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```Experimental Design,
Describing Data and
Statistical Analysis
AP Biology
Part 1: Experimental Design
 The goal of scientific investigation is to
obtain and interpret reliable scientific
data.
 In biology, we engage in the scientific
method in order to answer questions
Scientific Method
 Make observations – Identify an event you’d like to
 Formulate a question – What testable, data-driven
 Form a hypothesis – Write a statement that could answer
the question. The statement should be both testable and
falsifiable.
 Test the hypothesis – Collect data and observations that
helps you determine whether your hypothesis is accurate.
 Data Analysis – Graphs, computations, and/or statistical
tests that allow the scientist to determine patterns.
 Draw conclusions – Interpret your data and observations,
attempted to support or refute your hypothesis.
In science, nothing can be proven, only supported!
Variables
 Variables – Things that change in an experiment.
 Changes can be a part of the experimental design OR
something you’re measuring in order to answer your
question.
 Independent variables are controlled or chosen by the
scientist. On a graph, placed on the x-axis.
 Dependent variables are measured or observed by
the scientist. On a graph, placed on the y-axis.
 Use the sentence: “The _______ depends on the
Practice identifying variables
 Let’s start by considering some biological questions
(pay attention to the IV and DV here):
 How do solutes dissolved in water affect water’s
 What temperature is ideal for an enzyme-mediated rate
of reaction?
 How do toxins impact the rate of mitosis in onions?
 Are mealworms more attracted to grains or meats?
 How do environmental conditions impact the rate of
transpiration?
Constants
 A constant is something that should be kept
the same for the entire experiment,
especially between different trials.
 E.g., temperature, humidity, light levels, etc.
 Might also be called a “controlled variable”
 Something that, if not maintained at a consistent
level throughout the experiment could reasonably
Controls
 A control is something used as a standard of
comparison in an experiment.
 It is often the same conditions as your experimental
conditions, just without the independent variable.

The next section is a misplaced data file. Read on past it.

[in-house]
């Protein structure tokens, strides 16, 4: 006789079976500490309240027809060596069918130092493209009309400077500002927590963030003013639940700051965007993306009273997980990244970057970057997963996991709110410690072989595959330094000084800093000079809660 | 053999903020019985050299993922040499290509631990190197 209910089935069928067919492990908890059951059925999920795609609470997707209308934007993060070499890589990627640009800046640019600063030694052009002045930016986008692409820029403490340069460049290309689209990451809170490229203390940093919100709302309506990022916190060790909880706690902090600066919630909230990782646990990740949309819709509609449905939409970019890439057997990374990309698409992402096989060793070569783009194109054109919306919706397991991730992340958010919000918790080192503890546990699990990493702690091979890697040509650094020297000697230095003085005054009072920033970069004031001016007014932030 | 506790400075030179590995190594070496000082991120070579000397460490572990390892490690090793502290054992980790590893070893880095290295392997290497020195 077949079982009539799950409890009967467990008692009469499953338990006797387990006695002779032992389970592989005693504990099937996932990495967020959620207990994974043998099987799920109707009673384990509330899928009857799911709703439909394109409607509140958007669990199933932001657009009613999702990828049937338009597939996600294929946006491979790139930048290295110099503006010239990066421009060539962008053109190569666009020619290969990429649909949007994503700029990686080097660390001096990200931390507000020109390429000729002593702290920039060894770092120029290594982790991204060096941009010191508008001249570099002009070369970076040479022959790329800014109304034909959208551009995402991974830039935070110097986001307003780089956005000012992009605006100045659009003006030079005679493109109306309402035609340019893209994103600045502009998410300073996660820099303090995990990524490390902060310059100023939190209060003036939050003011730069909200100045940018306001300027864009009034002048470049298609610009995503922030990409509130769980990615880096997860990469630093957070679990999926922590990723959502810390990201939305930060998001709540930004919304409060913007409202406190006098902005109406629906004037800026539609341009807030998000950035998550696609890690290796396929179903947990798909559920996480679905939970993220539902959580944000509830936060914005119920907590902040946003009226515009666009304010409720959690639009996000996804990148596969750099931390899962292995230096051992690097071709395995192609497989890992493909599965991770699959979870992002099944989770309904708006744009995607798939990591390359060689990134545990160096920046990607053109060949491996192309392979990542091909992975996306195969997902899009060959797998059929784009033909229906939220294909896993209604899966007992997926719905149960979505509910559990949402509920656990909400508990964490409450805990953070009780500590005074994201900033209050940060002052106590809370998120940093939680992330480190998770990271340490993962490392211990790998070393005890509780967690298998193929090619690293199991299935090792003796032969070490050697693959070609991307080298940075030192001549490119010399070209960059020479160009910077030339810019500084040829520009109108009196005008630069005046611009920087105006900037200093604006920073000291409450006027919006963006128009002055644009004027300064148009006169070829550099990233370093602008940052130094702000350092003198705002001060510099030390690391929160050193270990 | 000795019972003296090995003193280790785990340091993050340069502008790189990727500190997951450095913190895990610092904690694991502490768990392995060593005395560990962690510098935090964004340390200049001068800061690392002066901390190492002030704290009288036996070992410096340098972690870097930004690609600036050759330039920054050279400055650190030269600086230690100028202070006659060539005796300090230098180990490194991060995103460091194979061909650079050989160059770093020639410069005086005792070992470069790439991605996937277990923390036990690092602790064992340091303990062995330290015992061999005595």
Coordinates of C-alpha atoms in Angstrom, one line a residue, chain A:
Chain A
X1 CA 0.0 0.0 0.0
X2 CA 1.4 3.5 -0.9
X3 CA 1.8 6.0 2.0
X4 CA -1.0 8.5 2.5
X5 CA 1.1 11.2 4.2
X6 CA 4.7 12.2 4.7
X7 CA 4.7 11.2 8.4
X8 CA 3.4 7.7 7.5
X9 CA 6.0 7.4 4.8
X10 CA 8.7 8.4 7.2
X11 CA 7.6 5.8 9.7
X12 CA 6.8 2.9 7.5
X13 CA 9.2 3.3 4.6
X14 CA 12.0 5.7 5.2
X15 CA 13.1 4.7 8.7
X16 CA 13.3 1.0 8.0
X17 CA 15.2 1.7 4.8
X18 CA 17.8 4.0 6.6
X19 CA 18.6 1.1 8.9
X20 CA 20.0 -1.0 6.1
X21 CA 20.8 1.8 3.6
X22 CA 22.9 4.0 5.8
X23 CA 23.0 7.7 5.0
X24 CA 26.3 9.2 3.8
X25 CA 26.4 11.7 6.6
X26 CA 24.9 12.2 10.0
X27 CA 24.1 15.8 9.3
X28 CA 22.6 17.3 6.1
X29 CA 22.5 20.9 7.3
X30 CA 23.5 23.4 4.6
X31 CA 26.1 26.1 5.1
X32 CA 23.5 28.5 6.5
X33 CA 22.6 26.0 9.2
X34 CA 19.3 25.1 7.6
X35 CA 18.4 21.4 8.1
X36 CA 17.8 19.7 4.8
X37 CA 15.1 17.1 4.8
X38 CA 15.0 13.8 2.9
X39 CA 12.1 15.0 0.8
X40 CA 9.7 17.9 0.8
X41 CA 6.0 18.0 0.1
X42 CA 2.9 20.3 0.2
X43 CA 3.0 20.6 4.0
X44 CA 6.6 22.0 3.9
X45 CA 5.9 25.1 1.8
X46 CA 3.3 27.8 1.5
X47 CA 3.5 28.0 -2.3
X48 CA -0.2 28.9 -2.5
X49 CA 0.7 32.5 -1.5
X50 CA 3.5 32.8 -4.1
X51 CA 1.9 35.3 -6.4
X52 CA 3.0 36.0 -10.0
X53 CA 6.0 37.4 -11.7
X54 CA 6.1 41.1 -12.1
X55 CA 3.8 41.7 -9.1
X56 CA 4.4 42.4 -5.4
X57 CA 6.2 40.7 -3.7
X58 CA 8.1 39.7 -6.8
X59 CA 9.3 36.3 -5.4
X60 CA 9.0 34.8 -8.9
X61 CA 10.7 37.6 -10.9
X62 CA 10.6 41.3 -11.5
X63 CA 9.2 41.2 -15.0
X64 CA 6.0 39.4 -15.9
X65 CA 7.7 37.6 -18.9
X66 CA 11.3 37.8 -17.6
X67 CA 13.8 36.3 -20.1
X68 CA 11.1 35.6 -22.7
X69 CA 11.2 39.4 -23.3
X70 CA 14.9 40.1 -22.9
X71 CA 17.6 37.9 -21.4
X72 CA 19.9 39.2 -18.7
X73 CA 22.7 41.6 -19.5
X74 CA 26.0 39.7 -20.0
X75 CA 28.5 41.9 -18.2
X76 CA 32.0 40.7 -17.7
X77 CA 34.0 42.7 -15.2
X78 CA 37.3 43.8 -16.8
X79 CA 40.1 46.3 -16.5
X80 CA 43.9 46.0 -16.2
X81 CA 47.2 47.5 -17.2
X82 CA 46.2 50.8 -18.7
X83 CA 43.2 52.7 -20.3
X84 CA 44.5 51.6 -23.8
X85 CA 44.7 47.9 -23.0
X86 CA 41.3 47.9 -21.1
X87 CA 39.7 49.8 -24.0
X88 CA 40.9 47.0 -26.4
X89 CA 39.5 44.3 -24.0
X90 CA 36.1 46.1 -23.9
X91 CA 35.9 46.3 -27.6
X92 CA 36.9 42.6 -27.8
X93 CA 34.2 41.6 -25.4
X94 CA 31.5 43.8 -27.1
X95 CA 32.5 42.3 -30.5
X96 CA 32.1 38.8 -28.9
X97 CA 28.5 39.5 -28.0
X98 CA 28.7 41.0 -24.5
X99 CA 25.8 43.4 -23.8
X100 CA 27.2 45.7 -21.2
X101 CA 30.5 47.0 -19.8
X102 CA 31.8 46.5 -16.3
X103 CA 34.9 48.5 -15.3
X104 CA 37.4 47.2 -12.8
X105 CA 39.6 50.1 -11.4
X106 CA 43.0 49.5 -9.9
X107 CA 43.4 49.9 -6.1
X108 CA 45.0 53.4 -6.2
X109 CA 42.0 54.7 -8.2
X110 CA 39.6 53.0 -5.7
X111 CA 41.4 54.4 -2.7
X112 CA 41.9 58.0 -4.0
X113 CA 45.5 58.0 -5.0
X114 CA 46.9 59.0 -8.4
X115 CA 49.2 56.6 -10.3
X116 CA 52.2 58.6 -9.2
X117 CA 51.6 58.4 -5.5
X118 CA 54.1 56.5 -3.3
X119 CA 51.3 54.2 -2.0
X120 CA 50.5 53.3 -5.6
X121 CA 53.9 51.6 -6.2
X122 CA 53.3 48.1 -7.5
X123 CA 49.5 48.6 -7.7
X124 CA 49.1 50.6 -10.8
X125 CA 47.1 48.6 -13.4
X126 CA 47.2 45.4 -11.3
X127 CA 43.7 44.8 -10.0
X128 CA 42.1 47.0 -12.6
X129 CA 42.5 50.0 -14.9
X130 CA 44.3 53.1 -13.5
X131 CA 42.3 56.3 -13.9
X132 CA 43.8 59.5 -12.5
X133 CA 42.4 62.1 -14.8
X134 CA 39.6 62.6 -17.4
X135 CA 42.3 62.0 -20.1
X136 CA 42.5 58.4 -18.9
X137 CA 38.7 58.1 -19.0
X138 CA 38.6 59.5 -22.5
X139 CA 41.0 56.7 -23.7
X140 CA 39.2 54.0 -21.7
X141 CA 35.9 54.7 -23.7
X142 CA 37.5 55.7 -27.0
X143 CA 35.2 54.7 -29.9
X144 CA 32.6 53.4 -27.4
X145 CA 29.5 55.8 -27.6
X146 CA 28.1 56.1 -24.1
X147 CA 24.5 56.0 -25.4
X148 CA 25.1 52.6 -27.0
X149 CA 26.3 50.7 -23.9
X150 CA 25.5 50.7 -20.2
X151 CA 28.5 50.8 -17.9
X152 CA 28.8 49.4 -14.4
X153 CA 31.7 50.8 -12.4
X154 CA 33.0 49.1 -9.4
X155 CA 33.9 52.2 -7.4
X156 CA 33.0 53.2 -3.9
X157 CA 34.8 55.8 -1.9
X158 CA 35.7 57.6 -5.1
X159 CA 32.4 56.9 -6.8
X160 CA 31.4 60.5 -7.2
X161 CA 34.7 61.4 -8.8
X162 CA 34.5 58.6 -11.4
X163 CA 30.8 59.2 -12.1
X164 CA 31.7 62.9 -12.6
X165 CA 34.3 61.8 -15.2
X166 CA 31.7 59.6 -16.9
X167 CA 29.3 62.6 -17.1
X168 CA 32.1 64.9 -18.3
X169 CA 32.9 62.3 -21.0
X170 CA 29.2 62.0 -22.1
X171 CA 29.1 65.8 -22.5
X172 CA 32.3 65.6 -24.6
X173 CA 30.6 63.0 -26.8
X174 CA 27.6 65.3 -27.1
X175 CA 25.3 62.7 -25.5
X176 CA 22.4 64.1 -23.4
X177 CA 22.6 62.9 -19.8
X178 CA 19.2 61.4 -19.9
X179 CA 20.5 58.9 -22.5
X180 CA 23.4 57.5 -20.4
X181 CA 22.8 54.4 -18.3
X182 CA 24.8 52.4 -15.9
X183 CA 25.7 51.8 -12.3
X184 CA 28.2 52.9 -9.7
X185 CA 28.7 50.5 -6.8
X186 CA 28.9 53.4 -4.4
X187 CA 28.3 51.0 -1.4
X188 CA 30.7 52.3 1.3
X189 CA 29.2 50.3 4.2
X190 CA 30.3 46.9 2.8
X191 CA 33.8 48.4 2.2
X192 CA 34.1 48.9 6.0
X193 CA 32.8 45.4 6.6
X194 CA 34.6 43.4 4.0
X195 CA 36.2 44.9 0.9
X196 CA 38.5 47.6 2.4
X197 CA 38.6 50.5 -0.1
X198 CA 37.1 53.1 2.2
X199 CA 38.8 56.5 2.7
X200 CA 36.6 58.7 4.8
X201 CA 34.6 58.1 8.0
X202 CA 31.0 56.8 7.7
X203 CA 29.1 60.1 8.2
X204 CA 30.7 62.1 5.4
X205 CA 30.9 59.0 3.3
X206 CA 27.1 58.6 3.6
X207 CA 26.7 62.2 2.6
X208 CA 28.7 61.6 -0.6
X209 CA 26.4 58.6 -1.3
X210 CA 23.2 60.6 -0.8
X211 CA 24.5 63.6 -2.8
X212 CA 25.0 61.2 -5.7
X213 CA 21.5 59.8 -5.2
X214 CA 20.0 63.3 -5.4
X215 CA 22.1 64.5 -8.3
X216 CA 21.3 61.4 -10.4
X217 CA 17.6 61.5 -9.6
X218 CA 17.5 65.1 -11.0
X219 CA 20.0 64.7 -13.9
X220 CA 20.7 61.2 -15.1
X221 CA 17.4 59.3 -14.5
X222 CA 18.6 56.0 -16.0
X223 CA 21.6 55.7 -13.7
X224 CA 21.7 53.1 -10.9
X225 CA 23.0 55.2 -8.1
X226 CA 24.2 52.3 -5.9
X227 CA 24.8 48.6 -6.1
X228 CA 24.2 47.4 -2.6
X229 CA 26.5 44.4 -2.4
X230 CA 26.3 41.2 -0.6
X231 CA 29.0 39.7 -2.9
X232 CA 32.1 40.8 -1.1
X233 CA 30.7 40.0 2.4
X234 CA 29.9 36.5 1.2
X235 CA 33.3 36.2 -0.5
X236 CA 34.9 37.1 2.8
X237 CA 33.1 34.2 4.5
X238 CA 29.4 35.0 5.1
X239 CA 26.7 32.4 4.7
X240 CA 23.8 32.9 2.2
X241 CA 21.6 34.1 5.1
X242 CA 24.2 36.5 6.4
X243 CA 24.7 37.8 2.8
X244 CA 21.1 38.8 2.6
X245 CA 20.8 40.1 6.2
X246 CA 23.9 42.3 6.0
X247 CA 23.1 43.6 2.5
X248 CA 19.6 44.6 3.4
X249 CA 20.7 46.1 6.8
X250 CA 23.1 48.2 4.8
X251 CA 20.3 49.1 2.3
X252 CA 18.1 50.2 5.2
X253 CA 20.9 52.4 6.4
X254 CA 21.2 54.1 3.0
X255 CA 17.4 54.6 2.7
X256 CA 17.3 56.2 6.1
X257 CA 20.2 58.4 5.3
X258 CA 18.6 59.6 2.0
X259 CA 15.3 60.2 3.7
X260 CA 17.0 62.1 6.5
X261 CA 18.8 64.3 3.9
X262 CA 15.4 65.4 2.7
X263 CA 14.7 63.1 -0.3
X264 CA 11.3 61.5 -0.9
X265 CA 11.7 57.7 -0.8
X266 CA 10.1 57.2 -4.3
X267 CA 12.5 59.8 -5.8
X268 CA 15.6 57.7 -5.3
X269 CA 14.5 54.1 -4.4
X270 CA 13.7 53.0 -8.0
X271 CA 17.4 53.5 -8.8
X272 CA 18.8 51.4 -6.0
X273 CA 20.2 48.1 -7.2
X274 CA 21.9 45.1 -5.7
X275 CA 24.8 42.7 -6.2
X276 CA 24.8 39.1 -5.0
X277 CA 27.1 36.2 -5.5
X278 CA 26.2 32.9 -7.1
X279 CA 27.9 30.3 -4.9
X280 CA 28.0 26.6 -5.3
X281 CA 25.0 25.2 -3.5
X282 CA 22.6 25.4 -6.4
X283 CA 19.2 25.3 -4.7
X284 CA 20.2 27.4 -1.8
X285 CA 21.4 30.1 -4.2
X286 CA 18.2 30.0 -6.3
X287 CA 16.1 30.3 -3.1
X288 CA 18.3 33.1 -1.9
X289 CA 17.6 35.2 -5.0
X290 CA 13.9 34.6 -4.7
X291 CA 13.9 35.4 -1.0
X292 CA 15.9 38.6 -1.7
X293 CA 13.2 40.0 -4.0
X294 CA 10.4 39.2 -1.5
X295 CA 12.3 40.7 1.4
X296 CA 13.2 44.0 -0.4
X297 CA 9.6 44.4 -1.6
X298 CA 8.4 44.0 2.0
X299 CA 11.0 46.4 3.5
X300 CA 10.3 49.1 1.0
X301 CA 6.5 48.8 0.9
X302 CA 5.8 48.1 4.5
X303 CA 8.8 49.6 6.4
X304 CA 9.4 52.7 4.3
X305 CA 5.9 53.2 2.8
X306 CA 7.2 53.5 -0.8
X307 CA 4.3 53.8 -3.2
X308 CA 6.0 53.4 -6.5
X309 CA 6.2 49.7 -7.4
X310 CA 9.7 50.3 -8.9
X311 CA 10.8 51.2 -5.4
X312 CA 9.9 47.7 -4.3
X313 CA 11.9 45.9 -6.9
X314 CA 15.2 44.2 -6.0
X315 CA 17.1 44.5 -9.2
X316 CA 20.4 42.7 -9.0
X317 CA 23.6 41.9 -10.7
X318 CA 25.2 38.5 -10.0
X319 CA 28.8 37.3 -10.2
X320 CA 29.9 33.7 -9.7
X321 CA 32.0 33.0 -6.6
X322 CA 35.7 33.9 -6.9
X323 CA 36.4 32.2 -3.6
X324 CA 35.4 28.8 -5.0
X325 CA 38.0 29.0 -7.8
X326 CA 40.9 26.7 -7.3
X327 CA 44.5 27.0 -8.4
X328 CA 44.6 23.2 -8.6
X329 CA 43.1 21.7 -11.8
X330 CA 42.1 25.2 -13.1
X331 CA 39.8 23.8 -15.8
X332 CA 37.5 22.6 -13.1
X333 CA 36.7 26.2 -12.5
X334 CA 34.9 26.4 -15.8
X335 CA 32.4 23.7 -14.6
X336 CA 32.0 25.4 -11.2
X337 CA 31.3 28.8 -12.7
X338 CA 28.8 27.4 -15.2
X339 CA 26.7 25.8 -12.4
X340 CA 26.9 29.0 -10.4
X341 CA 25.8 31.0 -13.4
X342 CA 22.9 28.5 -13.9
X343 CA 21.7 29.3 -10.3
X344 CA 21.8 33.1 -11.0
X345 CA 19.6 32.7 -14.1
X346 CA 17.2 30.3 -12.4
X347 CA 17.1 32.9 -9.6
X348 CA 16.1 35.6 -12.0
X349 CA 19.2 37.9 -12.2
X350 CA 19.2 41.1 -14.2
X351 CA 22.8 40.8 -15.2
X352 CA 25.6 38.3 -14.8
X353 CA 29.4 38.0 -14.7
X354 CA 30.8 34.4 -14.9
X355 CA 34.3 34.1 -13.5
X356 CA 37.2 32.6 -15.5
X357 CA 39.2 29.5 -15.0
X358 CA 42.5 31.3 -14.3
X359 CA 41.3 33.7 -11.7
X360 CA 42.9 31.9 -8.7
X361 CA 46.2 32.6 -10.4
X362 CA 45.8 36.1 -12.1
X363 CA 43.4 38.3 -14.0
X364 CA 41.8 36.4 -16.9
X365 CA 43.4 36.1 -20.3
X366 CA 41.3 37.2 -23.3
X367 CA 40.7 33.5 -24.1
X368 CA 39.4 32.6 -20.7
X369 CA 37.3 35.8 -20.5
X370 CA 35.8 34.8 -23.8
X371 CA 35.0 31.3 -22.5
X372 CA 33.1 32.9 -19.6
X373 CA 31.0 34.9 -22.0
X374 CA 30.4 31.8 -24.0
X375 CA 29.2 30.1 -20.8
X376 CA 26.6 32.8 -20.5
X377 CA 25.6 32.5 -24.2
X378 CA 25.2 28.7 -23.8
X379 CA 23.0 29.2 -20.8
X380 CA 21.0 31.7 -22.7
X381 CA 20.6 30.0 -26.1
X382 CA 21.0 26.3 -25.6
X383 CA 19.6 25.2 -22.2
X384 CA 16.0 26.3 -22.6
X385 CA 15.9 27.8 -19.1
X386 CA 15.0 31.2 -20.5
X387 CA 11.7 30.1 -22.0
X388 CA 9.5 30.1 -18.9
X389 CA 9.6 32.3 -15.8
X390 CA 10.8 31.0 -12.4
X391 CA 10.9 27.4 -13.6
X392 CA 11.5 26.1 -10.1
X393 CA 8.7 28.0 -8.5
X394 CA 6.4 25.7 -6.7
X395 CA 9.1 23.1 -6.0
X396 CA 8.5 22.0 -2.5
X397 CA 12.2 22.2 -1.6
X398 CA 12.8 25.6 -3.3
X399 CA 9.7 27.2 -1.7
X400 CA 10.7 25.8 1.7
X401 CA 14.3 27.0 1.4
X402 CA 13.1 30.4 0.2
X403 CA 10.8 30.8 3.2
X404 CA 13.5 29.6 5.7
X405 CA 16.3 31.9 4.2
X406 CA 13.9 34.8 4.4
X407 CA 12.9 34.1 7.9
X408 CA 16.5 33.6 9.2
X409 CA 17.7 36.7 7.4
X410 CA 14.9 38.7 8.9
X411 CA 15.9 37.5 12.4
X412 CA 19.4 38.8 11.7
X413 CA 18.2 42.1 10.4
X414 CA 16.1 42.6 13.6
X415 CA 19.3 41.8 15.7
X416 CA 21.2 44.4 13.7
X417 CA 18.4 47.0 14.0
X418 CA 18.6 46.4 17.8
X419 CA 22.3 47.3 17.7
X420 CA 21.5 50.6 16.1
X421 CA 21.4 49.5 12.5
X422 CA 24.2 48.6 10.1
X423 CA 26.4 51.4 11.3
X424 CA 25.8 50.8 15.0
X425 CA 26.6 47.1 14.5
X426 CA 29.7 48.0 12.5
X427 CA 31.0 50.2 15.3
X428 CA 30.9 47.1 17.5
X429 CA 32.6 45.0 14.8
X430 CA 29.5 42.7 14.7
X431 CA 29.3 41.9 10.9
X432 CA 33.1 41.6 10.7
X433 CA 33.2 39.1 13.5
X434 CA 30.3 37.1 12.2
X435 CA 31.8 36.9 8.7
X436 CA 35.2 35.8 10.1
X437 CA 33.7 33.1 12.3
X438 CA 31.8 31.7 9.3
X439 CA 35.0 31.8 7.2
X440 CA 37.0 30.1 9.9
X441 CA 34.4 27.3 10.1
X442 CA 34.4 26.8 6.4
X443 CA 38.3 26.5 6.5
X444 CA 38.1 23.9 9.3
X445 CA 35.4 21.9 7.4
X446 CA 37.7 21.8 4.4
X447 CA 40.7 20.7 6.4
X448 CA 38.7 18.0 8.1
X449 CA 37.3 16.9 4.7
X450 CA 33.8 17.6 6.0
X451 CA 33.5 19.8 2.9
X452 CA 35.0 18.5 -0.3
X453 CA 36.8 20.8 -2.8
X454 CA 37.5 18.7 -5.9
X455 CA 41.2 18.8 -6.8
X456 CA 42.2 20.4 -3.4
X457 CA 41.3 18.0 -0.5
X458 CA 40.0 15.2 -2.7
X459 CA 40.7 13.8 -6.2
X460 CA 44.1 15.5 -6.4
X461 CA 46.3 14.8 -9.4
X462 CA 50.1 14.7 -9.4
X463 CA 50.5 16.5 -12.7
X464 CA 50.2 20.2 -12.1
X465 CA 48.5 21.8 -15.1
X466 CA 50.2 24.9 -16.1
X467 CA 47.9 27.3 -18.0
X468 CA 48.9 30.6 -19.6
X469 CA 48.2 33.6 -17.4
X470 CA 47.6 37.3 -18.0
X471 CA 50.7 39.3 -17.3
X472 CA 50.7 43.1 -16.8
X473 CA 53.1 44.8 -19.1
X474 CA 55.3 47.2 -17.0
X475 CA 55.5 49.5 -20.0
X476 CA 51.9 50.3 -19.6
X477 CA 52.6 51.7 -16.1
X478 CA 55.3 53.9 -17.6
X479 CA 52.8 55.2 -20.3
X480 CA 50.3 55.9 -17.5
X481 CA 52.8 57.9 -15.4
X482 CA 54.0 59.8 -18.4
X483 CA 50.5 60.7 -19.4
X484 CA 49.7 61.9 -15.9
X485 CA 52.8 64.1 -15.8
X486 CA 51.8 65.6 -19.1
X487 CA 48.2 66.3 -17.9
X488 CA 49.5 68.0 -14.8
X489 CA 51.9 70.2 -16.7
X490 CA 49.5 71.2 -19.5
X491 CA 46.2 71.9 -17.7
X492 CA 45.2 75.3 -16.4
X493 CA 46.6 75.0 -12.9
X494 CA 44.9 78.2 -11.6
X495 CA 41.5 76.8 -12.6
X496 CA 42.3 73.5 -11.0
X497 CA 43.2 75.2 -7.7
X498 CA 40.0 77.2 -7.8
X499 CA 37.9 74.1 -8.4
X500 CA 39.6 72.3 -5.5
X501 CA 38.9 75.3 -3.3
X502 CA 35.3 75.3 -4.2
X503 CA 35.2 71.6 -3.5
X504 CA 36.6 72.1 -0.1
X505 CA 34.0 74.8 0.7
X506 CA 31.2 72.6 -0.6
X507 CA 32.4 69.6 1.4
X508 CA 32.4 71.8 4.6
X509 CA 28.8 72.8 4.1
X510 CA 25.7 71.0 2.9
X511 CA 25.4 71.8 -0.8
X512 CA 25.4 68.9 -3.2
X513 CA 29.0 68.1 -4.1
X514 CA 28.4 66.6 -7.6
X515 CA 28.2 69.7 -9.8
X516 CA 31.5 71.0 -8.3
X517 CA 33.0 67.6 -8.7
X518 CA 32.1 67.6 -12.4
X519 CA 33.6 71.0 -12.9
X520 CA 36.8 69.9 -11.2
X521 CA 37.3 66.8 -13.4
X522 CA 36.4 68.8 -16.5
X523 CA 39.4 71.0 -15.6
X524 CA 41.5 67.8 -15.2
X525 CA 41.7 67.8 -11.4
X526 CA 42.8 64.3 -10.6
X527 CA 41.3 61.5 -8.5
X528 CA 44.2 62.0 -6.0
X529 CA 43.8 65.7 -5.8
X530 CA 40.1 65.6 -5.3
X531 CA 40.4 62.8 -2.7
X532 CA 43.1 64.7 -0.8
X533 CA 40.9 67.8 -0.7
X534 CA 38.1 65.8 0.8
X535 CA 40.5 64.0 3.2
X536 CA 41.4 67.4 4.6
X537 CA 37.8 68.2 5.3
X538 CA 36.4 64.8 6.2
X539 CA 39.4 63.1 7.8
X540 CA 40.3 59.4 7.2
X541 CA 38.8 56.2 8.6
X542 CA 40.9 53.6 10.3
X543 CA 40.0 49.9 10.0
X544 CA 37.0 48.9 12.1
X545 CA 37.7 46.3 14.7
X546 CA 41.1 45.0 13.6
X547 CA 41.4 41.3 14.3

 A basis for comparison that allows you to claim that
changes in your dependent variable are likely due to
 Any time you are interpreting data, you should
intentionally and explicitly look at the control and
state, “… as compared to the control” or use numbers
to do this explicitly. Ex: “The number of drops of
acetone that could be held on a penny was 6 less
than the control.”
Positive & Negative Controls
 There are two types of controls: positive and
negative. Some labs have one or the other,
some have both; this just depends on your
experimental design.
 A positive control is designed where a “known”
response is expected. For example, we expect
bacteria to grow on nutrient agar.
 A negative control is designed where no response
is expected. This shows that your experimental
setup is working properly. For example, we expect
that antibiotics to kill bacteria grown on nutrient
agar that has been supplemented with antibiotics.
Types of Data & Observations
 Scientific observations can take two forms:
Qualitative or Quantitative.
 Qualitative data refers to the qualities of
something (e.g., color, shape, texture,
odor).
 Ex: The liquid turned orange after we added the
iron.
 Quantitative data refers to the quantity of
something (e.g., amount or value)
 Ex: The mass increased 4 grams.
Collecting Data
 We need to have a sufficiently large sample size. 40
is ideal, but it’s pretty unrealistic for our class. The
data need to be normally distributed.
 In some applications, repetition (multiple trials) is
more realistic than collecting many individuals.
 Trials occur when you do the EXACT same thing
repeatedly. No variations at all.
 Why are large, unbiased samples so important?
 The goal is that your sample is indicative of the entire
population. So the 10 plants you find the transpiration of